Patients and campaigners are rallying together as the announcement comes that many of Greater Manchester’s hospitals are set to be downgraded after Healthier Together’s review of healthcare.
Commissioners from the Healthier Together Committee agree to new standards of care across all hospitals in Greater Manchester at a meeting yesterday.
This included the decision to strip emergency surgery from Wythenshawe, Tameside, Wigan, Bolton, Bury, Fairfield and North Manchester hospitals.
Local campaign group, Greater Manchester Keep Our NHS Public has condemned this move and announced plans to host a conference campaigning against the cuts.
Hugh Caffrey, Spokesperson for the campaign group said: “[Yesterday’s] decision means moving lifesaving services further away from hundreds of thousands of people, and adding to the overstretch of healthcare across Greater Manchester.
“These cost-driven cuts will lead to more cuts, putting a question over the continuation of A&Es and maternity services at Wythenshawe, Tameside, Wigan, Bolton, Bury Fairfield and North Manchester.
“Greater Manchester Keep Our NHS Public will be convening a major anti-cuts public conference in the near future to fight back against these plans, under the headline ‘Getting Together against Healthier Together’”.
Unsurprisingly, these cuts are a cause for concern for many patients currently accessing care from specialist units.
At Wythenshawe hospital – one of the hospitals set to be downgraded – Ashleigh Robertson is living with cystic fibrosis and waiting for a double lung transplant.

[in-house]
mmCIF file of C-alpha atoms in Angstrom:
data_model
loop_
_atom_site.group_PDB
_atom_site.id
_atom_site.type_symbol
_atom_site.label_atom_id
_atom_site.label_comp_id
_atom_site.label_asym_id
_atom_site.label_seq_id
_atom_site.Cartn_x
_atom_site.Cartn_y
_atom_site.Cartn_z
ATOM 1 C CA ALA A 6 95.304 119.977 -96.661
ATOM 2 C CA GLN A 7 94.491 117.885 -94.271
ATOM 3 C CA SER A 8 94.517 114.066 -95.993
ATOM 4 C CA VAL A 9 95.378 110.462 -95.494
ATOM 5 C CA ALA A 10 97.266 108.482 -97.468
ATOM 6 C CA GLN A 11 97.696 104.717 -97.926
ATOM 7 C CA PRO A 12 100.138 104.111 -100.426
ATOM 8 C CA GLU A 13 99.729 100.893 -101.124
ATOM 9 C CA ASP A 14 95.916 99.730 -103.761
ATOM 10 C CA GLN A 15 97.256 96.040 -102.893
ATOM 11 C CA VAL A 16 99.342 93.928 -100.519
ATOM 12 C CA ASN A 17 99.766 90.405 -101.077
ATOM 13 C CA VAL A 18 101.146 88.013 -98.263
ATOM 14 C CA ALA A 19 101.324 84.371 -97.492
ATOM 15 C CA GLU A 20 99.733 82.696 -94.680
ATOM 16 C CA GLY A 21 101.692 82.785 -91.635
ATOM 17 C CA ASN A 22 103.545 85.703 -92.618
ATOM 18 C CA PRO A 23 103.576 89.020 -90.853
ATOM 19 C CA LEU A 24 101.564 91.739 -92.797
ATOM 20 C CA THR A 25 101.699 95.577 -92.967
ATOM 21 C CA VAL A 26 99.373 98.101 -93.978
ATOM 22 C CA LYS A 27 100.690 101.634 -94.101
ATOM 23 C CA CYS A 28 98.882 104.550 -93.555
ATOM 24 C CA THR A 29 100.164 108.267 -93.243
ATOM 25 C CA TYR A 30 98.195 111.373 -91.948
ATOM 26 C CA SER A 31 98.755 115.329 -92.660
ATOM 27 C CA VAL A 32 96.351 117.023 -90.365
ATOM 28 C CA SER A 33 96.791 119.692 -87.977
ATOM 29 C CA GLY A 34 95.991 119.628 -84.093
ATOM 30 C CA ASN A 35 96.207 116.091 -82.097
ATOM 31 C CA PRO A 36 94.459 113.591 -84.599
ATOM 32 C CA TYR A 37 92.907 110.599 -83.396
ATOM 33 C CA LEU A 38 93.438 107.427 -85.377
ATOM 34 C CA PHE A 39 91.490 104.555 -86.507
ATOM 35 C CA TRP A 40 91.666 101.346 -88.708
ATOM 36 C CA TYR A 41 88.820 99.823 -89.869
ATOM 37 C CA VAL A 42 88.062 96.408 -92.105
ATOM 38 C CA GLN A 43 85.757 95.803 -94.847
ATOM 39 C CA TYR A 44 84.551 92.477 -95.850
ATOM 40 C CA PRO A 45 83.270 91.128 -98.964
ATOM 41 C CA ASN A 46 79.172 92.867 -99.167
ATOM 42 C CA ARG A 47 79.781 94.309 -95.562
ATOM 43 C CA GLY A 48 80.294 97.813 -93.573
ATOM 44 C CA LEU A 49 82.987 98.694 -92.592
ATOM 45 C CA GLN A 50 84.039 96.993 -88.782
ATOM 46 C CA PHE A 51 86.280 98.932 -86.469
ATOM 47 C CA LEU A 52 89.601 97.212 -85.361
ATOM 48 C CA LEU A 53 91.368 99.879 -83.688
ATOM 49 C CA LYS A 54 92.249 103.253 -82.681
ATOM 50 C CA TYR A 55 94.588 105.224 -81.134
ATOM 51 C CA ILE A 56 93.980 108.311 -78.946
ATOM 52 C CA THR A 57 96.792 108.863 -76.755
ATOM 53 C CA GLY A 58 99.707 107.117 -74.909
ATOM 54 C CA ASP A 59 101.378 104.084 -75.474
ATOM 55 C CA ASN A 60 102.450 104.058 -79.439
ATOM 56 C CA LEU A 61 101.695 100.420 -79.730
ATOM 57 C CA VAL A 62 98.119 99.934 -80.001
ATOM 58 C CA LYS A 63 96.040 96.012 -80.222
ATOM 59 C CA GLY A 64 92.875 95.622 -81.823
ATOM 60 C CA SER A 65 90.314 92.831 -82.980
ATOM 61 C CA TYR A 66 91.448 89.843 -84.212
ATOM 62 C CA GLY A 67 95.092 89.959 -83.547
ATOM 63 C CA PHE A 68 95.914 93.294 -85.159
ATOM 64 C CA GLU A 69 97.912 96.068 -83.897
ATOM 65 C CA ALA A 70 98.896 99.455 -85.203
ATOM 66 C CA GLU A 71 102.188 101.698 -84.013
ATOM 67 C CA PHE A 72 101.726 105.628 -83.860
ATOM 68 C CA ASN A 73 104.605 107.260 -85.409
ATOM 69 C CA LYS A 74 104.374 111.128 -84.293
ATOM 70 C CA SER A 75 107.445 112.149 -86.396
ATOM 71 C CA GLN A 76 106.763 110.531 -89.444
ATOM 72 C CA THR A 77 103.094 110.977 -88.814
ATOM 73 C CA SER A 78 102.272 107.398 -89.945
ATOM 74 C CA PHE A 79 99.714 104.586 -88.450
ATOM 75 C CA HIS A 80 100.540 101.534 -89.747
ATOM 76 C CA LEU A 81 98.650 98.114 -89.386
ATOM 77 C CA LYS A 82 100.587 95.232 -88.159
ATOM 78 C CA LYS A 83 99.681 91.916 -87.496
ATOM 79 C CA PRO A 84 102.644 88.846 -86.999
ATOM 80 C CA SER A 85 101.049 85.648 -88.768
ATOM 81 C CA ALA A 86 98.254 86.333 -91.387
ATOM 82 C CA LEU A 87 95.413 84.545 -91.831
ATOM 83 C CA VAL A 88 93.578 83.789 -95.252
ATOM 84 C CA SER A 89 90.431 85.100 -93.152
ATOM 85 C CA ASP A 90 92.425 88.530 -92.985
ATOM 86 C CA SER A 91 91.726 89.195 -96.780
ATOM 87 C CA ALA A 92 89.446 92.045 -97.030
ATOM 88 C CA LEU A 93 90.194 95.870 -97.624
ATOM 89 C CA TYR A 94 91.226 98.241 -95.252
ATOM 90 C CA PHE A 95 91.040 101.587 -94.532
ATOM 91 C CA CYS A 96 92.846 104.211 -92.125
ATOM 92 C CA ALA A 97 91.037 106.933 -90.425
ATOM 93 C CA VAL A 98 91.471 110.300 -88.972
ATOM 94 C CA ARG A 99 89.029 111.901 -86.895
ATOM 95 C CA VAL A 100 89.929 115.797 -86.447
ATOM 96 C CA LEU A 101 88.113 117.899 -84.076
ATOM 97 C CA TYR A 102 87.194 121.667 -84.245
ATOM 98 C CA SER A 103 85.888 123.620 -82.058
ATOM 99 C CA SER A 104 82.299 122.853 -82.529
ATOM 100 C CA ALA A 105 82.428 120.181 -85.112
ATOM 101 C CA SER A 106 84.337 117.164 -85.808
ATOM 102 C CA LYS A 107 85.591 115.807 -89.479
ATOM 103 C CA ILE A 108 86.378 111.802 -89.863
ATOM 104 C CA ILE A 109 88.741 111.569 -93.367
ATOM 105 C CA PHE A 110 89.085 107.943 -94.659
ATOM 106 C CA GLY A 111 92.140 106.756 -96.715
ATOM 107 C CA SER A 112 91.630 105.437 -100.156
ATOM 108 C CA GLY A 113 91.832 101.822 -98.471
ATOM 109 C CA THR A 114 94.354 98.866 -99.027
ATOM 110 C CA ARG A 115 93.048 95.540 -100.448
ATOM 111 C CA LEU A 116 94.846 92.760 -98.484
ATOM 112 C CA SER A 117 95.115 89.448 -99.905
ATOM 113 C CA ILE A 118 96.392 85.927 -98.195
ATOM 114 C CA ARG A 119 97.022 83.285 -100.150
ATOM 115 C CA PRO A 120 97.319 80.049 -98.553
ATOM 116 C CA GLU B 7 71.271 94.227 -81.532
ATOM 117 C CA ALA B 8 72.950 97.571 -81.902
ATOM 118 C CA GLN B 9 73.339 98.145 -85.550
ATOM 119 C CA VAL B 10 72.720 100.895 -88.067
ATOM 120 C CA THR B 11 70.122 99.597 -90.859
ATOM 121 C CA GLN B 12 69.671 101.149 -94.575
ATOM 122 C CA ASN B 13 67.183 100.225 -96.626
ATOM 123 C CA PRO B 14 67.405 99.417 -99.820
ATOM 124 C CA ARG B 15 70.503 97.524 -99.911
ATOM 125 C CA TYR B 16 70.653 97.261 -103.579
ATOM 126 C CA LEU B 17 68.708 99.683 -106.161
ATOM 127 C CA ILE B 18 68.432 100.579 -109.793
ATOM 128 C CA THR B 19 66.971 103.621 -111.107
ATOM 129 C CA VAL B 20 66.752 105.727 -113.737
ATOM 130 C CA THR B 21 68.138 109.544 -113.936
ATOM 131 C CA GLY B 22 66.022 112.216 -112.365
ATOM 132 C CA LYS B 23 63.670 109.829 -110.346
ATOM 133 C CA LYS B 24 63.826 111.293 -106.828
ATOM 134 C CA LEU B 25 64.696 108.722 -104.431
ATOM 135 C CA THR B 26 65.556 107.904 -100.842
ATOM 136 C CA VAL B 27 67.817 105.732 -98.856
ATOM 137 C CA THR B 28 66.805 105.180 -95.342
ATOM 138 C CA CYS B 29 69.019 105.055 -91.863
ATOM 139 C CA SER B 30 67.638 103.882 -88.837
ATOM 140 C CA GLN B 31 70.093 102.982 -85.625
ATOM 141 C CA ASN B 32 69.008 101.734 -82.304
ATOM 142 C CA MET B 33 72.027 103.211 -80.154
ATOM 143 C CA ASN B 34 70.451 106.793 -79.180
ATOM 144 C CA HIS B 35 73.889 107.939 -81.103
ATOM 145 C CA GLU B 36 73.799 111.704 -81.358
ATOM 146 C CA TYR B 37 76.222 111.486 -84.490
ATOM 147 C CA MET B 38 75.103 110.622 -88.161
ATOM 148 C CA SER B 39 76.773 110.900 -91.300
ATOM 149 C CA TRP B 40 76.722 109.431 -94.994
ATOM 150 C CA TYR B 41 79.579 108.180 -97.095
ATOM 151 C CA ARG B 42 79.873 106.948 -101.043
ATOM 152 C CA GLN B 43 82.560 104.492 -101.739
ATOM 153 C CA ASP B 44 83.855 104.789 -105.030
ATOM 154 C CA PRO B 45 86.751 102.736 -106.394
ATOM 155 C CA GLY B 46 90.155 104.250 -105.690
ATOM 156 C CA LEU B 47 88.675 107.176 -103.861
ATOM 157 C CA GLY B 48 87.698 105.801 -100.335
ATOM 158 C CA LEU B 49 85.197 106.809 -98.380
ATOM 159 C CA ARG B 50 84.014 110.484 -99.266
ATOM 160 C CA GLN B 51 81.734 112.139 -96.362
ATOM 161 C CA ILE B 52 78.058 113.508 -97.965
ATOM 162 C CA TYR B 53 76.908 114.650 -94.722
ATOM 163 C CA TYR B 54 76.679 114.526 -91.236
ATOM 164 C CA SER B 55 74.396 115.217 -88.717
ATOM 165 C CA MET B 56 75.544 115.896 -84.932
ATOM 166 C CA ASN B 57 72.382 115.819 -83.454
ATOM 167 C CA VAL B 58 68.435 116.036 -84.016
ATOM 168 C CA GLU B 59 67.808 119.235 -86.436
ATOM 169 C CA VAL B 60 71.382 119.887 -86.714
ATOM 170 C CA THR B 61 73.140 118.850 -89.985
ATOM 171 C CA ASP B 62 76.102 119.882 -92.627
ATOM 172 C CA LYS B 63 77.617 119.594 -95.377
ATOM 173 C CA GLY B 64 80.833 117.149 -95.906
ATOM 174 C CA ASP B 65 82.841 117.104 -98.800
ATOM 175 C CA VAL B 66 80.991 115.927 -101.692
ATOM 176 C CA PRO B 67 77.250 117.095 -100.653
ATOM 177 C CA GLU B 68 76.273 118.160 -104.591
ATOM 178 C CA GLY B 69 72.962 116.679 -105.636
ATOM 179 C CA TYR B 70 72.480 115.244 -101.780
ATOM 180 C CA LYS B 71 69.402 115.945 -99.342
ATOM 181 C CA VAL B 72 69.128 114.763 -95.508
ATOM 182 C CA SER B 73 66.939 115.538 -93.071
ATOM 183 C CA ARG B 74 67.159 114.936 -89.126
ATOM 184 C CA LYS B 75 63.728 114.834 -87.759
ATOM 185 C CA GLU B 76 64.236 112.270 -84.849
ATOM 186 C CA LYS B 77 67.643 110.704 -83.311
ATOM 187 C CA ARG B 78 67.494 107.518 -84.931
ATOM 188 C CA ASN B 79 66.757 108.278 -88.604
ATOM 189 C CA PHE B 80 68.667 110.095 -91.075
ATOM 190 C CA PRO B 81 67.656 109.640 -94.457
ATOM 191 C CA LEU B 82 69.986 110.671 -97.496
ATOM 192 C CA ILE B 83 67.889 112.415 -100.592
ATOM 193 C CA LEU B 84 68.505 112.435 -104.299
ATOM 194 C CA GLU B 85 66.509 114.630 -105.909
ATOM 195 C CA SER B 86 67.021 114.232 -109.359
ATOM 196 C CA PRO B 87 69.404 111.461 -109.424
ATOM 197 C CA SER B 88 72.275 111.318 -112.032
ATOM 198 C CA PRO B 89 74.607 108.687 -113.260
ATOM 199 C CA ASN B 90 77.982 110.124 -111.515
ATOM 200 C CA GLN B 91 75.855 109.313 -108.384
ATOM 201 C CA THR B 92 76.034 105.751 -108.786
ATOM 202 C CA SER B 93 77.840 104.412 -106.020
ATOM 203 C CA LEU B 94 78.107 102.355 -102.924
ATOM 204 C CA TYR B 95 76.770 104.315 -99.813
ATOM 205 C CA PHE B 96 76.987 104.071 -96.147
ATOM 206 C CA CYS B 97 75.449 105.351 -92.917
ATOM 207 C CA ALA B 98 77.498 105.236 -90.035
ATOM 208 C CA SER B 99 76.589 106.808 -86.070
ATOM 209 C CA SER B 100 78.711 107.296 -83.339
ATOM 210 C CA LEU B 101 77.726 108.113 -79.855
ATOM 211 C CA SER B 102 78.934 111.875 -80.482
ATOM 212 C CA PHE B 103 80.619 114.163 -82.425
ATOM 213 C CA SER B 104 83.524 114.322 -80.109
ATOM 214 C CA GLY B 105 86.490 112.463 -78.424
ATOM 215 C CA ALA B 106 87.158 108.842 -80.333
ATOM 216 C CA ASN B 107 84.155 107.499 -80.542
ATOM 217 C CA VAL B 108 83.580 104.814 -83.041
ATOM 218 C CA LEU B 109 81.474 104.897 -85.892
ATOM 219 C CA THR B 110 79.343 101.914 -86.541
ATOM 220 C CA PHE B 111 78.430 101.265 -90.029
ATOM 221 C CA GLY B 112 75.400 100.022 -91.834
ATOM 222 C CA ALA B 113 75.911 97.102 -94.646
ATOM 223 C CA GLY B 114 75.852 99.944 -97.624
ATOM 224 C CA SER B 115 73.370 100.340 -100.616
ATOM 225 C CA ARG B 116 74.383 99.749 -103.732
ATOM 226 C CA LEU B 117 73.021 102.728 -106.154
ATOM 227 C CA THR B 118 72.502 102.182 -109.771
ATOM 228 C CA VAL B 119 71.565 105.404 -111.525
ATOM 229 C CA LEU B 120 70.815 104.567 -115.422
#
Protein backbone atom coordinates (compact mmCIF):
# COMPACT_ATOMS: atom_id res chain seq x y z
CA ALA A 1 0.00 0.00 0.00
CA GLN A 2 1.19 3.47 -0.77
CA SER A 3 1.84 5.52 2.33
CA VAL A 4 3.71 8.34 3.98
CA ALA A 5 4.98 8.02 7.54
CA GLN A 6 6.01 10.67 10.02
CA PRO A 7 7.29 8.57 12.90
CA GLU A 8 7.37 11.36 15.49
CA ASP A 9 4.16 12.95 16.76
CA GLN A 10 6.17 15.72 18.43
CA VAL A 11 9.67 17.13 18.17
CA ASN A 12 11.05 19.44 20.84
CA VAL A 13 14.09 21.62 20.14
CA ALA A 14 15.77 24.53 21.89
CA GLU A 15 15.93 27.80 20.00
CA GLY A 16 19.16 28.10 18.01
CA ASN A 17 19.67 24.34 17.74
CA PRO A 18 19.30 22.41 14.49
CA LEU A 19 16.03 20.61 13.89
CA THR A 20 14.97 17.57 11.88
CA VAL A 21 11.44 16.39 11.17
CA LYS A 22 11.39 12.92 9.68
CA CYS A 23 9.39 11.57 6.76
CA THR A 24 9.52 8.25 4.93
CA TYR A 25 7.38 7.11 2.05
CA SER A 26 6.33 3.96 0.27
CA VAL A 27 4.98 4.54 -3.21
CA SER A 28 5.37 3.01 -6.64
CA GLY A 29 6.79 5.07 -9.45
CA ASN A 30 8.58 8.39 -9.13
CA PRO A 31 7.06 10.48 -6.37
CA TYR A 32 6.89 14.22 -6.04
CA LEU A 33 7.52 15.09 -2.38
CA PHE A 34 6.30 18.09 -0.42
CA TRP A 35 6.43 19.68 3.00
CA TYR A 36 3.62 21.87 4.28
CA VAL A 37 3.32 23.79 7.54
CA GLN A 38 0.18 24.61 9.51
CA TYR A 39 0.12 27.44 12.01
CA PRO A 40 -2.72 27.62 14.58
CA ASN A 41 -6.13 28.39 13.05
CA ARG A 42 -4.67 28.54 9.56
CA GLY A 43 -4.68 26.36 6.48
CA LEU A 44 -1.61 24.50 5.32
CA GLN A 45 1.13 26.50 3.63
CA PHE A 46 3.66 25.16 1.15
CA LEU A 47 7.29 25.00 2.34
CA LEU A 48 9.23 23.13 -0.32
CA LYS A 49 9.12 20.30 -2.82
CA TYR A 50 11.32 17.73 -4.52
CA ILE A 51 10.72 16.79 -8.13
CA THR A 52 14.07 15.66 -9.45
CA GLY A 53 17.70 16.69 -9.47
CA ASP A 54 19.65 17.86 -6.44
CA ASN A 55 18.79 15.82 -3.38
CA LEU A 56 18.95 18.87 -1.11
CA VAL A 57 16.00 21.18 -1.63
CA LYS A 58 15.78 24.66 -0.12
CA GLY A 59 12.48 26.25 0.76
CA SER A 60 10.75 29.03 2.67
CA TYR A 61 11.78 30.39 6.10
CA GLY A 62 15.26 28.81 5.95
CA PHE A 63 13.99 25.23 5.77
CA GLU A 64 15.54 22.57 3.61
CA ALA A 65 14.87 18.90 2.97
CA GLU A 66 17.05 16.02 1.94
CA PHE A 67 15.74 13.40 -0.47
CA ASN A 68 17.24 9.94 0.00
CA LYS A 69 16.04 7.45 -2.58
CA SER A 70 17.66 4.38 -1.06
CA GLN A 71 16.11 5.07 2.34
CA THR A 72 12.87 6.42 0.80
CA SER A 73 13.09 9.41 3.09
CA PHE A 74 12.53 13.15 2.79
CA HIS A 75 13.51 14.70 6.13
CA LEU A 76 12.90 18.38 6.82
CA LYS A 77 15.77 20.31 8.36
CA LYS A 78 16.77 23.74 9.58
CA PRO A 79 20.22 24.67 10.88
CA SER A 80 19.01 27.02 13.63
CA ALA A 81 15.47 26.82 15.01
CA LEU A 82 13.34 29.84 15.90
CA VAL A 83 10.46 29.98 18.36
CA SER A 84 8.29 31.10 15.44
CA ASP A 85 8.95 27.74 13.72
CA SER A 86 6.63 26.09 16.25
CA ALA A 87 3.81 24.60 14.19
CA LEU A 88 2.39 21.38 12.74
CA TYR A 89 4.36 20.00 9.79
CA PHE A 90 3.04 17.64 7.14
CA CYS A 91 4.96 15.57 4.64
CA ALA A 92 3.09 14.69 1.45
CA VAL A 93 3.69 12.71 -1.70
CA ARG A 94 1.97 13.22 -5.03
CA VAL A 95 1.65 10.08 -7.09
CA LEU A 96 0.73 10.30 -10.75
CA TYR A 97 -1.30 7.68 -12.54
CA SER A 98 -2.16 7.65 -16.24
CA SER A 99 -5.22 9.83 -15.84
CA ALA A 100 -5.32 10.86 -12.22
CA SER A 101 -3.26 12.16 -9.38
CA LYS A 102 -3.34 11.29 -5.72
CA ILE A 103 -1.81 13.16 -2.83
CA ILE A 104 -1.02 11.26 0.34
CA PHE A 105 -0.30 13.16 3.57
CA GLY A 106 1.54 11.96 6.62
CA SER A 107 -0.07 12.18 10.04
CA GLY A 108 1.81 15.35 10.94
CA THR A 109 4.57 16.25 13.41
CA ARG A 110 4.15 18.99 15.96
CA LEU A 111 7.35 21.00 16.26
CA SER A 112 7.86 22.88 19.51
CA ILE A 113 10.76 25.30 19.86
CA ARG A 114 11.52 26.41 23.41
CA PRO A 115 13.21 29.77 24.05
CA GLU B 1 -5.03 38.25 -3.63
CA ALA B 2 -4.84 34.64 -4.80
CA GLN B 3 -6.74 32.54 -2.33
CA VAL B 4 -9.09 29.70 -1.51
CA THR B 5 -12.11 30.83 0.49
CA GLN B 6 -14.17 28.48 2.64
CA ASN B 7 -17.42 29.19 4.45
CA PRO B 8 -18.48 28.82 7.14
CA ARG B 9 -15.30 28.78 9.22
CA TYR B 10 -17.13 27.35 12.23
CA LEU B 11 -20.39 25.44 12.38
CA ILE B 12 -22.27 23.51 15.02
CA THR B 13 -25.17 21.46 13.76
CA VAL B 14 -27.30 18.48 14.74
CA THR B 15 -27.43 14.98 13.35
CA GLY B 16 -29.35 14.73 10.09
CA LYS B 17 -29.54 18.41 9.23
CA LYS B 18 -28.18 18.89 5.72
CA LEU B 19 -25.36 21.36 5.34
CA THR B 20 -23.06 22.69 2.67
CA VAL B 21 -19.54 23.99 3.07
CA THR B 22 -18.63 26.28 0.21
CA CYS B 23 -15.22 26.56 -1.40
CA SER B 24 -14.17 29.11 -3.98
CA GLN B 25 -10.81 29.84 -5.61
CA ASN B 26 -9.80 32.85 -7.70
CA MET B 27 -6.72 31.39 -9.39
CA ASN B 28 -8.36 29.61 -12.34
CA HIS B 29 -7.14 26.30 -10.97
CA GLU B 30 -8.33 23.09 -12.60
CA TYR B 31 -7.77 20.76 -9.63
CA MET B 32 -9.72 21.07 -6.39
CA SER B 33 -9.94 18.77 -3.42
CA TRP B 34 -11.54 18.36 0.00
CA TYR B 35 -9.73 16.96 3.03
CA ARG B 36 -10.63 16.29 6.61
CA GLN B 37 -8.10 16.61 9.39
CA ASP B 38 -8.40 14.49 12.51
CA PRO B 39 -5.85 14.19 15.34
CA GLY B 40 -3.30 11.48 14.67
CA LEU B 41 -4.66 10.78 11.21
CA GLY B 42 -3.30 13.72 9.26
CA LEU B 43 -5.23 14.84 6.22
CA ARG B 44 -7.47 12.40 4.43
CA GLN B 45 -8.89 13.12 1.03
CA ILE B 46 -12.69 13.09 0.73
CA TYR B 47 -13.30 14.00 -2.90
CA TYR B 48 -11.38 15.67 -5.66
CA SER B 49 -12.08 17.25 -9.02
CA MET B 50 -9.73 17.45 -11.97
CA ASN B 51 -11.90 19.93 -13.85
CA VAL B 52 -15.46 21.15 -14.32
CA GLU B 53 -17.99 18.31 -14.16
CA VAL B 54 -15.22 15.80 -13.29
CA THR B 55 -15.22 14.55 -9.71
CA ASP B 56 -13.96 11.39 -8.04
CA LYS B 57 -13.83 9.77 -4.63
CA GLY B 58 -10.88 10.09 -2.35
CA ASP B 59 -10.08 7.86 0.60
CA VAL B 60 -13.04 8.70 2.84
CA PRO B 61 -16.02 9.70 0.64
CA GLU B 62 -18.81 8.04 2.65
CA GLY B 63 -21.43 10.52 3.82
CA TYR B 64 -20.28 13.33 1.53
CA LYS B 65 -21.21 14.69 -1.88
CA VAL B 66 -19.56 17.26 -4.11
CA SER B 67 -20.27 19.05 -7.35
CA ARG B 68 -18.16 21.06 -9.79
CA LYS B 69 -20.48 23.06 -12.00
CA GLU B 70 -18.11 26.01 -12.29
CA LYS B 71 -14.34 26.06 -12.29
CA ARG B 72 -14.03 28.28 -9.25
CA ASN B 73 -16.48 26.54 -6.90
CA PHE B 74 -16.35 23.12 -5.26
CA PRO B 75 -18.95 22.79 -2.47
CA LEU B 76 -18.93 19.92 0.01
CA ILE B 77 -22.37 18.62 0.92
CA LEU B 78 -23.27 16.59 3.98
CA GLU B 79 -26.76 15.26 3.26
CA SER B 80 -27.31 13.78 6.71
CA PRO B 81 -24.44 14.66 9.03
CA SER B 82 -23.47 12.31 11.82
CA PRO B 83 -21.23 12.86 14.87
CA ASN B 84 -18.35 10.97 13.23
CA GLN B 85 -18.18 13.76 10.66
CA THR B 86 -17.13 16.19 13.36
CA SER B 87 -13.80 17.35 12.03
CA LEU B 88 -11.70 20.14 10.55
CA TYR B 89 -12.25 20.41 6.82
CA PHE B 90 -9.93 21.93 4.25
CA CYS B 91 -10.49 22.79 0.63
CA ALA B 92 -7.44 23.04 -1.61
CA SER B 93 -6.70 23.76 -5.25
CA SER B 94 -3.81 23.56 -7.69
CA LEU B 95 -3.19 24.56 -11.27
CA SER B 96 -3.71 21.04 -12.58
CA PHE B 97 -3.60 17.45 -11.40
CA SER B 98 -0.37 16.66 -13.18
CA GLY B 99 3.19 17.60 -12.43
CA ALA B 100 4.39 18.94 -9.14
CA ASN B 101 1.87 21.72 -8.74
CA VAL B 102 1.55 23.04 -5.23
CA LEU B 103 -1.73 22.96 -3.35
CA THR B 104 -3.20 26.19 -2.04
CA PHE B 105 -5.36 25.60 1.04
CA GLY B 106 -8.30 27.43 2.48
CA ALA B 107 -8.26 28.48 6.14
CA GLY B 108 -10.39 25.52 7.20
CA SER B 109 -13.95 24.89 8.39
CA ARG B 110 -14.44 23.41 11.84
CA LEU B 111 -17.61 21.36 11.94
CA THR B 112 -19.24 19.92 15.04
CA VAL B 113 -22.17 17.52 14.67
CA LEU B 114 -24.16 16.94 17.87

She said she is ‘really concerned’ about the future for her and the 400 other adults living with CF who rely on the hospital’s specialist services.
Ashleigh added: “The hospital has so far really helped patients like me manage my condition as best as I can and I’m worried that without the access to the broad range of specialist services that Wythenshawe hospital currently has, we could see our standards of care, and our health, suffer as a result.”
Lynsey Beswick, a spokesperson for the Cystic Fibrosis Trust echoed Ashleig’s concerns andis especially worried about the long-term consequences of such a decision.
She said: “We are hugely disappointed by the decision today and have been firmly against it from the beginning.
“This decision could have unintended long term consequences for other specialist services at the hospital, including cystic fibrosis care.
“Our petition signed by nearly 2500 people across the cystic fibrosis community and Greater Manchester area tried to keep Wythenshawe as a specialist hospital because its CF unit provides care to more than 400 adults and is just one of the many specialist services provided at the NHS hospital site.
“We will be following the outcome of this decision closely and hope that the hospital’s ability to maintain their specialist services for patients with cystic fibrosis is not compromised.”
Image courtesy of ajehals, with thanks.